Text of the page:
Here's everything that fleet-fingered Buddy Guy waxed for Chess from 1960 to 1966, including numerous unissued-at-the-time masters, offering the most in-depth peek at his formative years imaginable. Stone Chicago blues classics ("Ten Years Ago," "My Time After Awhile," "Let Me Love You Baby," "Stone Crazy"), rockin' oddities ("American Bandstand," "$100 Bill," "Slop Around"), even a cut that features guitarist Lacy Gibson's vocal rather than Guy's ("My Love Is Real") – some 47 sizzling songs in all.
Few rock & roll or R&B guitarists of the '50s and '60s have a more consistently frantic body of work than the great Mickey Baker, though his name isn't nearly as well-known as Chuck Berry, Bo Diddley, or Ike Turner. Baker did most of his work as a sideman, and his best-known recordings as a headliner found him playing second fiddle to Sylvia Robinson as half of Mickey & Sylvia (whose "Love Is Strange" remains a puzzling delight 50 years after it was recorded), but folks who know and love first-era rock & roll are aware of Baker's greatness, and this collection is a superb overview of his work, both as a bandleader and as a hired gun.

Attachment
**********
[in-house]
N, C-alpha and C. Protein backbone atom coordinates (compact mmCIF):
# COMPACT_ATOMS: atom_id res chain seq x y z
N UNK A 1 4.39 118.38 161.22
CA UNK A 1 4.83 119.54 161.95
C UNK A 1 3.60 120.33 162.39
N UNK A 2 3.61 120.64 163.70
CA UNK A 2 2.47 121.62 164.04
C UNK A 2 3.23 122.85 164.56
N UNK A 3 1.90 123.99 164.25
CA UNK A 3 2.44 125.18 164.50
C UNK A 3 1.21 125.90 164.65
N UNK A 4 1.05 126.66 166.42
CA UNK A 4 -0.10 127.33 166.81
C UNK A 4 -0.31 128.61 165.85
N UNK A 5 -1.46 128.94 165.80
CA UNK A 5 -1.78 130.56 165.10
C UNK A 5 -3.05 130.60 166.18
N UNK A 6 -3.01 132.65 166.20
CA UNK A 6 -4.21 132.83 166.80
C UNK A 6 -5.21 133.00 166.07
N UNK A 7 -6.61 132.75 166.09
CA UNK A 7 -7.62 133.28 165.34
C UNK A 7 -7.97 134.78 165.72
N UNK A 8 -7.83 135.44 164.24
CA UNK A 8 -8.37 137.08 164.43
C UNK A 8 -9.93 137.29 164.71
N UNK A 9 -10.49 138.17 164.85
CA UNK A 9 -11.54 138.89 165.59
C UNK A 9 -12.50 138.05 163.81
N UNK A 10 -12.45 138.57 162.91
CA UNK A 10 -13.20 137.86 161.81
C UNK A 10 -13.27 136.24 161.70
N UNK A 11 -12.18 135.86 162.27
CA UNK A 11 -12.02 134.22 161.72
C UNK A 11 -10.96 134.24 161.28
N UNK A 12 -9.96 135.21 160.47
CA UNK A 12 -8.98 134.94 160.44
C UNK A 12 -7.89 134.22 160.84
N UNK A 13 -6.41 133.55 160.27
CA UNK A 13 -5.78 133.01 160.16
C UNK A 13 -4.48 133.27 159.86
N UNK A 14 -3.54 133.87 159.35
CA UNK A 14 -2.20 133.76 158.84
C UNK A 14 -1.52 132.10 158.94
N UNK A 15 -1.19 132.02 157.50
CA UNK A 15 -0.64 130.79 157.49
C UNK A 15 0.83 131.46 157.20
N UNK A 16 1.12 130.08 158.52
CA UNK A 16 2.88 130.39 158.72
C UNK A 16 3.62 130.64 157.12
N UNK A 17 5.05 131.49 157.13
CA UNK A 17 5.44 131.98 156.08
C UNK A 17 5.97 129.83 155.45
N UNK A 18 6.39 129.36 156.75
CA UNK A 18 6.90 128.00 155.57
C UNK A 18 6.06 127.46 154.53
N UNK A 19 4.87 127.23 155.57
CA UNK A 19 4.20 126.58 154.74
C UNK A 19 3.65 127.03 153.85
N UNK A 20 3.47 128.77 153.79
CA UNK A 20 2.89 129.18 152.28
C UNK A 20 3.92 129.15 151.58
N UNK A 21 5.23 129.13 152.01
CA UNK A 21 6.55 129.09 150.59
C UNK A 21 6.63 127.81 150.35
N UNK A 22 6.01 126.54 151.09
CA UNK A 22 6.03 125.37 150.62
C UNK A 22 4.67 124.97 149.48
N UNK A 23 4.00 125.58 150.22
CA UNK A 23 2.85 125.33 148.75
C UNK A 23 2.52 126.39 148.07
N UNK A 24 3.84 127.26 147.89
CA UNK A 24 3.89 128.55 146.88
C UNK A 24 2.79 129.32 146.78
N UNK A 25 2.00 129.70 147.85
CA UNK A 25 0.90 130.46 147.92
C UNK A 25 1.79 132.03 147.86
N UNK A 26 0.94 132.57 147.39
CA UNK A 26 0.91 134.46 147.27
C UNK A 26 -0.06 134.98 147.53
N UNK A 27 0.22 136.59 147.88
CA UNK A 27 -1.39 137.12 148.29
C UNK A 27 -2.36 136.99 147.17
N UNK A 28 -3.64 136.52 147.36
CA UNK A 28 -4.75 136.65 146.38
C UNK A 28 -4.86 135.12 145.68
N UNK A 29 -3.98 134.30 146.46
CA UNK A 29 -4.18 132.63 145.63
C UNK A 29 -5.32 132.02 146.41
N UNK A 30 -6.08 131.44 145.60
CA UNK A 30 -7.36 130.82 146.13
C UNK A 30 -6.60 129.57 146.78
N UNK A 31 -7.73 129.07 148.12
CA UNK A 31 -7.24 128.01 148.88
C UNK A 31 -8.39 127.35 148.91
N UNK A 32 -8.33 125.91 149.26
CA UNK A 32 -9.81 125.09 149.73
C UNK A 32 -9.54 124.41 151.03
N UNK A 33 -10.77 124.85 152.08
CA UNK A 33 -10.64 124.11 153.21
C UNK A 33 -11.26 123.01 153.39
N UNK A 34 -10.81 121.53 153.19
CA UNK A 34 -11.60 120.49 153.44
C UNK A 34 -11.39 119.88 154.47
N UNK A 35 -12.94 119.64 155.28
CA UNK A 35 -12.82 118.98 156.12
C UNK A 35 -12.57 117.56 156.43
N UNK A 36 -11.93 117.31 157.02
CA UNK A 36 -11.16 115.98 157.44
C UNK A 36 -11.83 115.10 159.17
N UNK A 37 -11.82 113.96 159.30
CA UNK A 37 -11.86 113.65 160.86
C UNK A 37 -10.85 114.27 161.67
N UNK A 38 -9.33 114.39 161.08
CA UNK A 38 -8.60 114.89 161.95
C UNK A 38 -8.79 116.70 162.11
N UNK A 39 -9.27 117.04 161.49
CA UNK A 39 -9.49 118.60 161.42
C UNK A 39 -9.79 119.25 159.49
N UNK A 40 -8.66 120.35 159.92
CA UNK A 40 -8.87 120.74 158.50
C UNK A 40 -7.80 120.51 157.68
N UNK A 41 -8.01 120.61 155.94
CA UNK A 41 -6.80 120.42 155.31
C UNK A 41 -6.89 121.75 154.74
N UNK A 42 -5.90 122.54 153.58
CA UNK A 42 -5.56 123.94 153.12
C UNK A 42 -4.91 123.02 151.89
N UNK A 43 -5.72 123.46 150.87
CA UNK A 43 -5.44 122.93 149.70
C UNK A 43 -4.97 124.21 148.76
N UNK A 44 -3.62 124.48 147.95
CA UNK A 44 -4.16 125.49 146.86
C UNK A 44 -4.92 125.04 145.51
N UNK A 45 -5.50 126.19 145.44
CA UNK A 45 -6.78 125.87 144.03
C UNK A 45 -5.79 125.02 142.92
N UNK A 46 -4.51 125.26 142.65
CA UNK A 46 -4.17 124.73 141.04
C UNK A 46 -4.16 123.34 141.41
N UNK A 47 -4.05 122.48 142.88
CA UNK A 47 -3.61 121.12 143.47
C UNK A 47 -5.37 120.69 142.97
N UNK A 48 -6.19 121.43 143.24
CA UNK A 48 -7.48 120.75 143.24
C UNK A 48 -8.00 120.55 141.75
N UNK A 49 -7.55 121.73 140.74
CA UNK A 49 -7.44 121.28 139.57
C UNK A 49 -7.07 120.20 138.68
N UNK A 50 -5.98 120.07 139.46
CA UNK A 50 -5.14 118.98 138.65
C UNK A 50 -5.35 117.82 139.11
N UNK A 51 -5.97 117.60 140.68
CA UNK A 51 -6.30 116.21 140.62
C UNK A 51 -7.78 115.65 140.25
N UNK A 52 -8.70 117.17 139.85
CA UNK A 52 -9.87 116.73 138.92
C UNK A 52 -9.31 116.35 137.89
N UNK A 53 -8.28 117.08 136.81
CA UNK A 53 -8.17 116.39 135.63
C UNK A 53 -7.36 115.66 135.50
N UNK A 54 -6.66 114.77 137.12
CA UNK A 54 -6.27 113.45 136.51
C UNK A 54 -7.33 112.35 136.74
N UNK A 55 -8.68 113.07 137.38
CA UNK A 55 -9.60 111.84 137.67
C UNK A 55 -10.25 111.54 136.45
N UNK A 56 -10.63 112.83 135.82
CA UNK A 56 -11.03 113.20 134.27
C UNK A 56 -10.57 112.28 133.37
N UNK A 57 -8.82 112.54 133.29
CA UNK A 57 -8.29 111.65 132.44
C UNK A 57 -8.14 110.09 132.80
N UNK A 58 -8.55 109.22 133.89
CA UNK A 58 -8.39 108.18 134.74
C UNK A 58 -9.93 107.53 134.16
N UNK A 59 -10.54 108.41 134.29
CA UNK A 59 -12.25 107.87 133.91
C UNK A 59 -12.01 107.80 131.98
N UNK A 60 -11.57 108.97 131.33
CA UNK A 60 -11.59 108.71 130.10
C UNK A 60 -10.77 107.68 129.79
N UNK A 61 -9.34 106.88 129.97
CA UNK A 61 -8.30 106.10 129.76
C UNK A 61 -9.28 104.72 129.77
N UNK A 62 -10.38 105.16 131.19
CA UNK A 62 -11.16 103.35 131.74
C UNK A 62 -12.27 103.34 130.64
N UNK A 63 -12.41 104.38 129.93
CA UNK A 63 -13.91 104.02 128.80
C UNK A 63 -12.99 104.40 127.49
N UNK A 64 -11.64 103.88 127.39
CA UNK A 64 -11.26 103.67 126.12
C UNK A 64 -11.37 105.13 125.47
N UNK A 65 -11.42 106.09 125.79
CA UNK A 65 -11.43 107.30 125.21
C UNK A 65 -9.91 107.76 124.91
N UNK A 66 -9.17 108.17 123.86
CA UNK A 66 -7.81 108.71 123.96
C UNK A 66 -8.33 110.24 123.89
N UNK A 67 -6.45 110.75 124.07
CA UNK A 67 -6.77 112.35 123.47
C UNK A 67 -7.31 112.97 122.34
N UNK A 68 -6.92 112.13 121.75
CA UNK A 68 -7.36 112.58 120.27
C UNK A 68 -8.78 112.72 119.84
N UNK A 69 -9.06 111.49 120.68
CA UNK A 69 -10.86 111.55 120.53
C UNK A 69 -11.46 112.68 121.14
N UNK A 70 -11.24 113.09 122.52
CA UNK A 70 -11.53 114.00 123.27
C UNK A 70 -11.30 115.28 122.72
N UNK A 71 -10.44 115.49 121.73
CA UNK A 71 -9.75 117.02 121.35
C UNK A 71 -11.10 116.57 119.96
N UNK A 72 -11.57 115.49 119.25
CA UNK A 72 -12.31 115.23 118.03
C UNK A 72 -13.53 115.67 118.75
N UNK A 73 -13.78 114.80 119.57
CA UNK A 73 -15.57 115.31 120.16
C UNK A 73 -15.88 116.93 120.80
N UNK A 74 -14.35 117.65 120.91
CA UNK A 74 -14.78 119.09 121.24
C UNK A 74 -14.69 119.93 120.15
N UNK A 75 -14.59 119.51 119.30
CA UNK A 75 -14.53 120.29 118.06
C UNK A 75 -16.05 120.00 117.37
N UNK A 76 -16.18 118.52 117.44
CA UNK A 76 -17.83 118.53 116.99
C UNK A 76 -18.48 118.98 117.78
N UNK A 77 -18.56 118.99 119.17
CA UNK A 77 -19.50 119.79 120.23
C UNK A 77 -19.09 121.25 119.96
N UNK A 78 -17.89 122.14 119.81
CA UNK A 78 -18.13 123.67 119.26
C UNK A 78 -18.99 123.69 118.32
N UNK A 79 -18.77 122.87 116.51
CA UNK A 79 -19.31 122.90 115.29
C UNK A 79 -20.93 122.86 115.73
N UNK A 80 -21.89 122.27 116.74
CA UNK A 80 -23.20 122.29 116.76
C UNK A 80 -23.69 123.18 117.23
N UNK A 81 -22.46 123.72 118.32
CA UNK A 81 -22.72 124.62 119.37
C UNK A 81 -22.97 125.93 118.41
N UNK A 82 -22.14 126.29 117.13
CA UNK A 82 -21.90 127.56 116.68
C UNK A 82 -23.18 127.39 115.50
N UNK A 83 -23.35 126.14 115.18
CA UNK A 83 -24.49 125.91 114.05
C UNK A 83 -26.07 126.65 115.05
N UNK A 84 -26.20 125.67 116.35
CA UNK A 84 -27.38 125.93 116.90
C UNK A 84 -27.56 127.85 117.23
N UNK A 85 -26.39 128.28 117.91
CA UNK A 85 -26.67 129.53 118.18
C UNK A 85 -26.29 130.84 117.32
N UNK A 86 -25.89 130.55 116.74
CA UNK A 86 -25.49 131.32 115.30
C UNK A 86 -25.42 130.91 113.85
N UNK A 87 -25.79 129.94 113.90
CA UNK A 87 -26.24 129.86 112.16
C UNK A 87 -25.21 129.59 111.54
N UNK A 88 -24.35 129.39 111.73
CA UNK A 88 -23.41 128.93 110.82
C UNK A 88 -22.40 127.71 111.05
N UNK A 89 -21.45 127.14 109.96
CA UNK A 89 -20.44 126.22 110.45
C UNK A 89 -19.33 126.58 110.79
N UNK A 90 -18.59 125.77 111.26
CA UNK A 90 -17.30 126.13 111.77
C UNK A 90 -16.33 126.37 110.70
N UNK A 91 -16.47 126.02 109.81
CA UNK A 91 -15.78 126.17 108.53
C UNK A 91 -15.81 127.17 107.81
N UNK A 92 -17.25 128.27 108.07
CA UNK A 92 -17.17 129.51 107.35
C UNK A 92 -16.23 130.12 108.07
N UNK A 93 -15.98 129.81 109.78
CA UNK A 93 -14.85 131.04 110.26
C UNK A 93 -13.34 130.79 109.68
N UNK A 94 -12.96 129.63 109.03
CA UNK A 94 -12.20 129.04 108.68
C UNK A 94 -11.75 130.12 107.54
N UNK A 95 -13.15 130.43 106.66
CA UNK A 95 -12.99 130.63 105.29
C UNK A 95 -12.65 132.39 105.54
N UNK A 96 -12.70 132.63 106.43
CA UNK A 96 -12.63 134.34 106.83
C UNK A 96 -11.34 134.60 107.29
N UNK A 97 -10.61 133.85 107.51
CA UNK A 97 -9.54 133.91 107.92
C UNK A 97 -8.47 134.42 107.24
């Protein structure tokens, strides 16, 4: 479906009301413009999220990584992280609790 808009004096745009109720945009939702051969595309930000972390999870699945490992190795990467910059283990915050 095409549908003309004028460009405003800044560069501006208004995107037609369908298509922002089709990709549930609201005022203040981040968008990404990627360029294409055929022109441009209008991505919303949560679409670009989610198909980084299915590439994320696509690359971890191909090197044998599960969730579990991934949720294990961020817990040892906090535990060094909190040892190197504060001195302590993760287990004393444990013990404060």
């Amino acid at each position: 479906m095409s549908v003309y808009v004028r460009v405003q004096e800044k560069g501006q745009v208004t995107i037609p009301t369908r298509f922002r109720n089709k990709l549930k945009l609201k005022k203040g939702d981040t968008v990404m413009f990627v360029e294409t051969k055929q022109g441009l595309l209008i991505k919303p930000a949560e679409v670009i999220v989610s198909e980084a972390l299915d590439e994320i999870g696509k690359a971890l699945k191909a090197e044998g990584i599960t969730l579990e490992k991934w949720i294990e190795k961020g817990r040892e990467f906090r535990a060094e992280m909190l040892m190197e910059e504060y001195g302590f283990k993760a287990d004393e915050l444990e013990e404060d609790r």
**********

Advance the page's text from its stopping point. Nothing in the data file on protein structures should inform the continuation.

This exhaustive document of Pink Floyd’s sonic explorations contains some tantalising glimpses of the different paths they could have taken – as well as 15 versions of Careful With That Axe, Eugene…
The Stabilizers were an American pop/rock band from Erie, Pennsylvania, founded in the early 1980s by musicians Dave Christenson (lead vocals), England-born Rich Nevens (guitars and occasional keyboards), and Dan Haight (drums). The guitar and synth-laced album followed in the style of other 1980s bands such as a-ha, Duran Duran, Tears for Fears and Mr. Mister. The first single from Tyranny was "One Simple Thing," which peaked at number 21 on the Billboard Mainstream Rock Tracks chart in 1986 and number 93 on the Billboard Hot 100 in 1987, helped by the band's performance of the song on American Bandstand.